Then you can use it by simply checking its return value. First however, there are a couple of things I should mention. There needs to be 2 arrays in order for this to work. The good news, is that this is very flexible, and can handle many arguments (not just limited to item1, item2, etc). This is basically what you need to do... make an array, which is the list of values you want to compare the user entered values against. In your example, that array would need to contain "7880", "7879", and "5192". Then, you need to take the scalars entered by the user (ie: $item1, $item2, $item3) and put those into an array. Then pass both arrays to the sub/function above. It sounds a lot more complicated than it is really. Here is the code that I used, commented and in its entirety (the code is much shorter without all the comments :) ):

$main_flag = true;

$item1 = "7880"; # Input Would Be From Textbox, Not Assigned Like Here
$item2 = "5192"; # Input Would Be From Textbox, Not Assigned Like Here
$item3 = "7879"; # Input Would Be From Textbox, Not Assigned Like Here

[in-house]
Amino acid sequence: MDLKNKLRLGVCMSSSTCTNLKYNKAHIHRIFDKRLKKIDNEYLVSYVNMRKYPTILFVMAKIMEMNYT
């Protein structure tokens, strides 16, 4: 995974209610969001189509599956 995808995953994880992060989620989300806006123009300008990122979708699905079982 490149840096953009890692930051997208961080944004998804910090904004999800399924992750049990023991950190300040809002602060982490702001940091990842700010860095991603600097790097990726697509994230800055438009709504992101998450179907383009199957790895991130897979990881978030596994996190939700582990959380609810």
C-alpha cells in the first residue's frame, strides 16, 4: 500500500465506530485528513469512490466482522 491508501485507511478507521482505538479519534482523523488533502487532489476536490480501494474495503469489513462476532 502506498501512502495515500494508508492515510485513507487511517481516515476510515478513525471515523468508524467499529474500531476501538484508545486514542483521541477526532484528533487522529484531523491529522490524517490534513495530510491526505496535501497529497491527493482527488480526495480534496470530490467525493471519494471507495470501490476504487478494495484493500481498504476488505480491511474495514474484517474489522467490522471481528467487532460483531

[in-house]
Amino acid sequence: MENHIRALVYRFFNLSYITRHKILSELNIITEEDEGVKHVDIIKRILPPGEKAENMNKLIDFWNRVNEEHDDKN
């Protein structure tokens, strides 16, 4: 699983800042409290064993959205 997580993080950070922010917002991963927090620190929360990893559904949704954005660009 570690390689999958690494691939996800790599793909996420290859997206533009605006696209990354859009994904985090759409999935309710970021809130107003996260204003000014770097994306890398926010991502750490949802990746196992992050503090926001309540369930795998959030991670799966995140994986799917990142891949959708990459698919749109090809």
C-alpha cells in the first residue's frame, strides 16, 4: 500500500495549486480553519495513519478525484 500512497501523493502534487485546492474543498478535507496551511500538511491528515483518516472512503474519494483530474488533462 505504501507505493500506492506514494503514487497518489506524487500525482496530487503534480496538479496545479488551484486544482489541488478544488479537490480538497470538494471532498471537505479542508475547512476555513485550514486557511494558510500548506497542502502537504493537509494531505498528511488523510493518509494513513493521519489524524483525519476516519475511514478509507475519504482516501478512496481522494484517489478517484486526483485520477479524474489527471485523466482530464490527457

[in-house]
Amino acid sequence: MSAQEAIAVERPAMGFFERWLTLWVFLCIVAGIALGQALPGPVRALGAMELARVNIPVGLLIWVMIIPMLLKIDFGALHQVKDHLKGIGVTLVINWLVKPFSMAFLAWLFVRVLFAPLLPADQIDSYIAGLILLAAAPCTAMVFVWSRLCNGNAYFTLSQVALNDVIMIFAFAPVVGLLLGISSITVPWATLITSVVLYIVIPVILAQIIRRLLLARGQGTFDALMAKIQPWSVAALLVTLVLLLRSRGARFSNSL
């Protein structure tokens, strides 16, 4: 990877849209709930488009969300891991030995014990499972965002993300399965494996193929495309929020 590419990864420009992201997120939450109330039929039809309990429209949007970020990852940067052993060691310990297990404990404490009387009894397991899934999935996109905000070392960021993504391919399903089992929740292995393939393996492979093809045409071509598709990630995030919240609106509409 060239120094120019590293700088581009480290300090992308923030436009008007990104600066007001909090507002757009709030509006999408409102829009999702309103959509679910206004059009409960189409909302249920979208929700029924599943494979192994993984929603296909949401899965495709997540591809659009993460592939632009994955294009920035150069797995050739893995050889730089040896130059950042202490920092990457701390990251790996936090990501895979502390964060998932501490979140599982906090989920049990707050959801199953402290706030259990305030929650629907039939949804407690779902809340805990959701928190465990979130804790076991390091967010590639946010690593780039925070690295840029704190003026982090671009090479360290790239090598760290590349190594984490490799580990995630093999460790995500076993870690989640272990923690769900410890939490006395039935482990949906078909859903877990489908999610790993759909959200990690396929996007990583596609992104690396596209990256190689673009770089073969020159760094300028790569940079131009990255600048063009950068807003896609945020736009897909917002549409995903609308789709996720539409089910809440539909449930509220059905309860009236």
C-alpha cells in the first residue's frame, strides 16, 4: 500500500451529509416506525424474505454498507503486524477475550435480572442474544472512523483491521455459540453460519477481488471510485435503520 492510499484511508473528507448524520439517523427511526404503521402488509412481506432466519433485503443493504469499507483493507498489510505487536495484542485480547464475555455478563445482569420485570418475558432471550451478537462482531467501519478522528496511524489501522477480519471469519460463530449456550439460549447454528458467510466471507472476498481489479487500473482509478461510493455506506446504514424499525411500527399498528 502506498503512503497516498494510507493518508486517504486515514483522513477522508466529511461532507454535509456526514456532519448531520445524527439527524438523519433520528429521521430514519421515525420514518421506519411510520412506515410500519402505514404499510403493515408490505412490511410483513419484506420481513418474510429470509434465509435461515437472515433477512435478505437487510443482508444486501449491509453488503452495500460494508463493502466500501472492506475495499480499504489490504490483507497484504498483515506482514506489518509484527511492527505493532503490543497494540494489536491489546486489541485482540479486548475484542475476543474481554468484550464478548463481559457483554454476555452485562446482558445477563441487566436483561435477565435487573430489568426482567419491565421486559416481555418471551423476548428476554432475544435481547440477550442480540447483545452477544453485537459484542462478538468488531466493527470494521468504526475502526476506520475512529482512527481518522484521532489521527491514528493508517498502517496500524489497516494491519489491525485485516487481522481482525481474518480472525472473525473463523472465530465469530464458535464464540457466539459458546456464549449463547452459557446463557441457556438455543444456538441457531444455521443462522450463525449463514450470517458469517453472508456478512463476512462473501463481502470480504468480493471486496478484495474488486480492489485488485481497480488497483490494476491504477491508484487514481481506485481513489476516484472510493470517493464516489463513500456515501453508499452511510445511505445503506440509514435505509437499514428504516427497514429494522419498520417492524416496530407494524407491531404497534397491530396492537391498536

# // This Is The List Of Items That You Want 
# // To Compare The User Input Against
push @compare_list, "7880";
push @compare_list, "7879";
push @compare_list, "5192";

# // Here, We Actually Put $item1, $item2 And $item3 
# // Into An Array.... Yeah, It's That Easy
push @userdata, $item1;
push @userdata, $item2;
push @userdata, $item3;


# // Now We Call The Sub, And Pass It References
# // To Both Of The Arrays. When This Line Finishes
# // The Variable "$are_same" Will Be Either True
# // Or False... True If All The Items Match Something
# // From The Other List... False If Even One Does Not
# // Match.
$are_same = &Compare_Items( \@compare_list, \@userdata );

# // Display True Or False To The Screen
# // ie: Do The Items All Match?
# // You Should Probably Test This With 
# // An If, Instead Of Showing Its Value ;-)
print "$are_same\n";

exit; 

sub Compare_Items
{
	($ref_cmplist, $ref_udata) = @_;

	foreach $udata (@{$ref_udata}) {
		$flags{$udata} = false;
		foreach $cmp_item (@{$ref_cmplist}) {
			if ($cmp_item eq $udata) { $flags{$udata} = true; }
		}
	}

	while (($key, $value) = each %flags) {
		if ($value eq false) { $main_flag = false; }
	}

	return $main_flag;
}

let me know if you need further assistance, or if this just doesn't do what you expect or need.